• Observant Jewish people pray three times a day, in the morning, in the afternoon and in the evening. This can take place in a variety of locations including the workplace. As a manager, designating a room for prayer or a quiet space is good practice. Please see more information about the Prayer and Contemplation Spaces available on campus.
  • Jewish people also fast on certain days throughout the year. Managers are advised to demonstrate empathy, sensitivity and understanding in support of those who are fasting.
  • Jewish people who observe the dietary laws are required to eat only Kosher food and consequently may refuse foods labelled ‘vegetarian’ or ‘vegan’. Good practice is to always ask staff and students about their dietary requirements when food is being provided.
  • Jewish students and staff will take personal responsibility for managing their religious observances. Since there are varying levels of religious observance, an individual’s requirements should be discussed with them on a personal basis.

What provision is the University making?

The University has many Jewish students and staff. We are very keen to provide a safe and inclusive environment, facilities and arrangements to ensure that they are able to practice their faith alongside their studying, working and living on campus. The arrangements we have in place are:

Students, staff and visitors may also find the following organisations of interest for  further information :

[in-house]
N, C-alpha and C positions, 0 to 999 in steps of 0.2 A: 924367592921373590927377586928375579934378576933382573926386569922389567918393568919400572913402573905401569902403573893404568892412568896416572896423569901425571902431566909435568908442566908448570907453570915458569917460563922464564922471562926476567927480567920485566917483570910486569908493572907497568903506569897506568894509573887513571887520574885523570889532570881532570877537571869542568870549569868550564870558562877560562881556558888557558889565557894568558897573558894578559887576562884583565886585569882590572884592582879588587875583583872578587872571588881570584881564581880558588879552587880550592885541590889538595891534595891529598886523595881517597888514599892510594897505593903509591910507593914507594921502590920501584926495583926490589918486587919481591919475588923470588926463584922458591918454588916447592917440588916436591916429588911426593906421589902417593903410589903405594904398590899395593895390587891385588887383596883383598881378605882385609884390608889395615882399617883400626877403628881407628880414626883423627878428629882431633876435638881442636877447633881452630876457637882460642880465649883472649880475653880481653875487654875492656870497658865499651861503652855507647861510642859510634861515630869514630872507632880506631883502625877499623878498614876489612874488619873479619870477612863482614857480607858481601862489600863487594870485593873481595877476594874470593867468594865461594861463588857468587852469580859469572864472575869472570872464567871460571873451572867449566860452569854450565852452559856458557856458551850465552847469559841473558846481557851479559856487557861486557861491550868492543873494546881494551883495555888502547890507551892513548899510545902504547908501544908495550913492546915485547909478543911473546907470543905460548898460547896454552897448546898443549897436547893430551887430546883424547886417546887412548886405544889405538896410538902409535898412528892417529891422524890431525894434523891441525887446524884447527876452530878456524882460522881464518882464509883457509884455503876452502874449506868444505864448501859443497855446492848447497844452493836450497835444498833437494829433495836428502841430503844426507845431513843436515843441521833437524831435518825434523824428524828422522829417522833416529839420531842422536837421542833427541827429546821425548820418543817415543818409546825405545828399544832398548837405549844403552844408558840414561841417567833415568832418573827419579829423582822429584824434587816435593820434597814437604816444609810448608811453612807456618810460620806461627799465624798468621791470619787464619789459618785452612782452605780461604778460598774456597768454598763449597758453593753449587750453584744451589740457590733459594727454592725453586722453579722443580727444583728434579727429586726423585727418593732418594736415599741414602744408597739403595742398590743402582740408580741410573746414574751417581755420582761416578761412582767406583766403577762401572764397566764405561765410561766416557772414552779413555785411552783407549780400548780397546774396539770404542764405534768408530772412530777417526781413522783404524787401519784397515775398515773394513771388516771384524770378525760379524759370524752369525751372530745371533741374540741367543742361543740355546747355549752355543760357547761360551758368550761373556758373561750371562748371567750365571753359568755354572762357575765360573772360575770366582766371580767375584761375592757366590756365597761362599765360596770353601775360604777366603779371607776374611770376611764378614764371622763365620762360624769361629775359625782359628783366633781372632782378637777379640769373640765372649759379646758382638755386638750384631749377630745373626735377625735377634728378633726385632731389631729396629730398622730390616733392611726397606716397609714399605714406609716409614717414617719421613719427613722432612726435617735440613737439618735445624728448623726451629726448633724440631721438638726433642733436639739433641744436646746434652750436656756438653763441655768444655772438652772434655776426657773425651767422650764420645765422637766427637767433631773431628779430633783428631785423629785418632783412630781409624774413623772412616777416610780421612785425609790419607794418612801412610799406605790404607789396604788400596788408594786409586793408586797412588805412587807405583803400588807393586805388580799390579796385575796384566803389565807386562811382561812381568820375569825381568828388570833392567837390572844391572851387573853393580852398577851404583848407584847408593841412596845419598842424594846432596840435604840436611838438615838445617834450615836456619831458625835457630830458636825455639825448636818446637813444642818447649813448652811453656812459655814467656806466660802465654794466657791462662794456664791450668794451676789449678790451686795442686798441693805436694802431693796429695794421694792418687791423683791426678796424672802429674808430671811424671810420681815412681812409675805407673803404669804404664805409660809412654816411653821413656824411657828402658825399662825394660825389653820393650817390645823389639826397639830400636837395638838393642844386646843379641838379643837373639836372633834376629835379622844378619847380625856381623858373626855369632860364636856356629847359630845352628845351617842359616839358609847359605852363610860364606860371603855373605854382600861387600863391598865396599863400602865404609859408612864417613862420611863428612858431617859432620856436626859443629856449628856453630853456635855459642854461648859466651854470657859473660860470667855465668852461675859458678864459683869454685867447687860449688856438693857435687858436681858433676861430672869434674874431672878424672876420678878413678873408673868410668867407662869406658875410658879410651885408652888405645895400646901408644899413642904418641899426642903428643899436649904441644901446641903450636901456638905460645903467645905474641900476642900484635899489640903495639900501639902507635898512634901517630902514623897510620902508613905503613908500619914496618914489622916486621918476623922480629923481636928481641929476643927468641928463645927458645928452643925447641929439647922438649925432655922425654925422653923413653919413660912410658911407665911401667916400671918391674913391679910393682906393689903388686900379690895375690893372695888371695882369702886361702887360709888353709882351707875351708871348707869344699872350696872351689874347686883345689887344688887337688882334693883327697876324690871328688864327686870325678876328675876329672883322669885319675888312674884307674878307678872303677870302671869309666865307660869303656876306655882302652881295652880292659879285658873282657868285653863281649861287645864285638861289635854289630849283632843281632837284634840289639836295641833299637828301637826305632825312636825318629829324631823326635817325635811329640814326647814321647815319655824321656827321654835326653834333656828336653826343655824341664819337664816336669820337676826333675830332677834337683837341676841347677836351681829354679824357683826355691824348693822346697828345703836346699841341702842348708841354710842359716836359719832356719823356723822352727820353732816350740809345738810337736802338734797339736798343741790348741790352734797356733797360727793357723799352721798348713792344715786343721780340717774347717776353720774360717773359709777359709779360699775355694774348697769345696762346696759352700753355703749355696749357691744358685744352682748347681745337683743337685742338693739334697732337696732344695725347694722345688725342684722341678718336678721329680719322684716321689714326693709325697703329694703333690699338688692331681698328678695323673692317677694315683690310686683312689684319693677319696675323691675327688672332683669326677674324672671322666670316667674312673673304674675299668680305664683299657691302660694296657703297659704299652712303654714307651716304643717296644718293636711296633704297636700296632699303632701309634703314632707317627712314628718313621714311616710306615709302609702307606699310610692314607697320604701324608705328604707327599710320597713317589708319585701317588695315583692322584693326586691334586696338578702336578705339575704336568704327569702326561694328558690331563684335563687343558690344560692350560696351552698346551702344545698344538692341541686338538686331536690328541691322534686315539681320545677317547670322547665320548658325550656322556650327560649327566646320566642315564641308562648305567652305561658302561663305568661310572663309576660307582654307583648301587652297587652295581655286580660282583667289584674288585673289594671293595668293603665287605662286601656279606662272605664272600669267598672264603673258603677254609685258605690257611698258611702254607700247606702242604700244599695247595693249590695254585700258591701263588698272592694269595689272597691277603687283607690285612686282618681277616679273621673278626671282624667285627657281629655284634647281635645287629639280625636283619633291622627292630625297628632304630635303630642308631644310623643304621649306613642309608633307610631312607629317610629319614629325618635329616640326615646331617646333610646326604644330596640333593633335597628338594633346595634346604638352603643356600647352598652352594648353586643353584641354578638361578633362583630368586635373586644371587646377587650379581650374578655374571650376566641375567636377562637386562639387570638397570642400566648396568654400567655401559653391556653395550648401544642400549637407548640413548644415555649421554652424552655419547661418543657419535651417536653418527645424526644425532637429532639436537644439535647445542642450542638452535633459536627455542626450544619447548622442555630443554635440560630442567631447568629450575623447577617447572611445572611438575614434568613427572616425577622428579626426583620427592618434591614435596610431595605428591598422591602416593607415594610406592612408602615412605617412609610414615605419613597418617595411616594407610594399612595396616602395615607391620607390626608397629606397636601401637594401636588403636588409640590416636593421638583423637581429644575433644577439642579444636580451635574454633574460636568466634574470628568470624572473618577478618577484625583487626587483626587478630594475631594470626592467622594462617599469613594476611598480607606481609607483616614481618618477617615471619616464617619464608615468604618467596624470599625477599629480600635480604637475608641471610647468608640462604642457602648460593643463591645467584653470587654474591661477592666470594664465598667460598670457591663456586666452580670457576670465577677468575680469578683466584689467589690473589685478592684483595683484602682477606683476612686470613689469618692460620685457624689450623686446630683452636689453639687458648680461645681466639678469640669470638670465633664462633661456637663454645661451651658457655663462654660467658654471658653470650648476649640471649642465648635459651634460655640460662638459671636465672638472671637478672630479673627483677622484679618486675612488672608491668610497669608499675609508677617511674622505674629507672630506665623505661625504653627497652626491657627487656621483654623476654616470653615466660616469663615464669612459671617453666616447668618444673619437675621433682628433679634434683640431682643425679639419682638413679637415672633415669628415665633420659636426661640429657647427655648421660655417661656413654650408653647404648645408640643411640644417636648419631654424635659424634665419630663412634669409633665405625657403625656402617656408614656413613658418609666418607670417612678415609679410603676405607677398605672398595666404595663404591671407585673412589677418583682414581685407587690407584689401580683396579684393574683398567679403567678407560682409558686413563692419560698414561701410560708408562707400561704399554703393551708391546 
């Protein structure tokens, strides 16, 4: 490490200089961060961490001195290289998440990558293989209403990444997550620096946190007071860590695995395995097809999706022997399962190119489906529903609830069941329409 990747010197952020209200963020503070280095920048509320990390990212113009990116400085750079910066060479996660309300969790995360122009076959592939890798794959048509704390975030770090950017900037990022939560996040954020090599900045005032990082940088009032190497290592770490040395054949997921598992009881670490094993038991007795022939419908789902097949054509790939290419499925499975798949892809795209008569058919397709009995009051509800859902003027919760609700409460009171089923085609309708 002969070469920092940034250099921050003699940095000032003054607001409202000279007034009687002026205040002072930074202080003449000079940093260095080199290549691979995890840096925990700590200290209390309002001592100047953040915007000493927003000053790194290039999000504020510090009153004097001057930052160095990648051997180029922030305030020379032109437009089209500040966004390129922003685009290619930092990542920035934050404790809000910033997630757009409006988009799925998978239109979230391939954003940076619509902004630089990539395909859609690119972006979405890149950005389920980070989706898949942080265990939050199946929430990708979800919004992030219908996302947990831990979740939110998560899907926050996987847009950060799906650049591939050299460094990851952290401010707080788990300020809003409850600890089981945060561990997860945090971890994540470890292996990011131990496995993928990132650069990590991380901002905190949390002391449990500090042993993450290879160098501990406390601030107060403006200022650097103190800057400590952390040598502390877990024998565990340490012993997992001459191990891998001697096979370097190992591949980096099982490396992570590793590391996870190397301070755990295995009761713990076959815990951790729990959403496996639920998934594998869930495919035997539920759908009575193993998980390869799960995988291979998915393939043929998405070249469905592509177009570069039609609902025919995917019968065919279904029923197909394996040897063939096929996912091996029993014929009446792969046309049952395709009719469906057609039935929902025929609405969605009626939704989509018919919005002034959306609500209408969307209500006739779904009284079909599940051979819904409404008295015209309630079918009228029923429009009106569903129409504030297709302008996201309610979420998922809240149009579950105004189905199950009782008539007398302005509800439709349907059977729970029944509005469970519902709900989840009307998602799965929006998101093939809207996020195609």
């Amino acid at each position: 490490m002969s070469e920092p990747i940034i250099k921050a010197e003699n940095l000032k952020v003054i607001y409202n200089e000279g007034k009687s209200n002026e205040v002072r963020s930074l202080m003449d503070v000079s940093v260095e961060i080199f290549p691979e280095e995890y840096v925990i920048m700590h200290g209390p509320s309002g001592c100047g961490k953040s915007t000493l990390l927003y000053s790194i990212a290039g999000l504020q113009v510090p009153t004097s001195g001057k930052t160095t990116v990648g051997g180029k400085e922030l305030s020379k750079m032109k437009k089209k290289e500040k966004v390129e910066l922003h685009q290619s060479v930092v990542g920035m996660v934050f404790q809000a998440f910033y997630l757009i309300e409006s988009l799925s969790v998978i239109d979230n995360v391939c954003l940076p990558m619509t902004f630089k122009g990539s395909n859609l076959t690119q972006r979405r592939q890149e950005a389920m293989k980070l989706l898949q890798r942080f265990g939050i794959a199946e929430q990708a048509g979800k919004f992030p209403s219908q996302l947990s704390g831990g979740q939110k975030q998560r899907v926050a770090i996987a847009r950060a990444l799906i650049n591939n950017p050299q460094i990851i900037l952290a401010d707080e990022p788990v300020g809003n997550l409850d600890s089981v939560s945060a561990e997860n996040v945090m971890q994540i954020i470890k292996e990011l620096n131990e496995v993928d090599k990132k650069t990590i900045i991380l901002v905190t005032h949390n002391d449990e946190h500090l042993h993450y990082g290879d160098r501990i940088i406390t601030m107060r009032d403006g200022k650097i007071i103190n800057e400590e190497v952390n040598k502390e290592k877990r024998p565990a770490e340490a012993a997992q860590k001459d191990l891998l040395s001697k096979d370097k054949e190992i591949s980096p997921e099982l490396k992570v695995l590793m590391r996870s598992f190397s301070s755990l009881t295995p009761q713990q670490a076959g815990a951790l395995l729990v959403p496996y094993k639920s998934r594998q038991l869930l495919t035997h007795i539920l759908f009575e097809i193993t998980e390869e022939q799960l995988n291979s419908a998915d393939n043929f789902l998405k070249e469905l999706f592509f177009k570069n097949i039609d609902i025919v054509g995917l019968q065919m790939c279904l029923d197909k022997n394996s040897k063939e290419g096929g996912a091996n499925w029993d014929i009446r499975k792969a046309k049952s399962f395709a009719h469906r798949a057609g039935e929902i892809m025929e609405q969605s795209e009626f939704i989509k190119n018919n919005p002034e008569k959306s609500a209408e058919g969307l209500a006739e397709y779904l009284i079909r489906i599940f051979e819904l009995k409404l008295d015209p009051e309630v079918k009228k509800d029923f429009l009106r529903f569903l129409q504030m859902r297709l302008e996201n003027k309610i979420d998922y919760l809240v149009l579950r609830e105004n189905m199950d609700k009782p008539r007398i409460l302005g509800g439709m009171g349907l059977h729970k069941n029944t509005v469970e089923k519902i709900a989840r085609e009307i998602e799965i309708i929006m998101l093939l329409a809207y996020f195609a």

Major Jewish festivals 2022-23

2022

  • Purim: 16-17 March 2022. This is a 2 day festival, beginning on the evening of 16 March and ending on the eventing of 17 March.  Travel and work are permitted, however some may refrain from work during this period.
  • Pesach (Passover): 15-23 April 2022. This is an 8 day festival, beginning on the evening on 15 April and ending on the evening of 23 April. During days 1 and 2 and days 7 and 8 travel and work are prohibited. During days 3 to 6 travel and work is permitted.
  • Shavuot (Pentecost): 4-6 June 2022. This is a 2 day festival, beginning on the evening of 4 June and ending on the evening of 6 June. Travel and work (including writing) are prohibited during Shavuot, however some may refrain from work only on the first day.
  • Rosh Hashanah (New Year):  25-27 September 2022. This is a 2 day festival, beginning on the evening of 25 Sep and ending on the evening of 27 Sep. Travel and work (including writing) are prohibited during Yom Kippur, however some may refrain from work only on the first day.
  • Yom Kippur (The Day of Atonement): 4-5 October 2022. One festival day. Yom Kippur is a 1 day festival, beginning on the evening of 4 Sep and ending on the evening of 5 Sep. Travel and work (including writing) are prohibited during Yom Kippur. A 25 hour fast is observed my many Jews on this day.
  • Sukkot (Tabernacles): 9-16 October 2022. Sukkot is a 7 day festival, beginning on the evening of 9 October and ending on the evening of 16 October. Travel and work are prohibited on day 1 and 2 of Sukkot
  • Hanukkah:18-25 December 2022. This is an 8 day celebration when travel and work are permitted.

2023

  • Purim: 6-7 March 2023. This is a 2 day festival, beginning on the evening of 6 March and ending on the eventing of 7 March.  Travel and work are permitted, however some may refrain from work during this period.
  • Pesach (Passover): 5-13 April 2023. This is an 8 day festival, beginning on the evening on 5 April and ending on the evening of 13 April. During days 1 and 2 and days 7 and 8 travel and work are prohibited. During days 3 to 6 travel and work is permitted.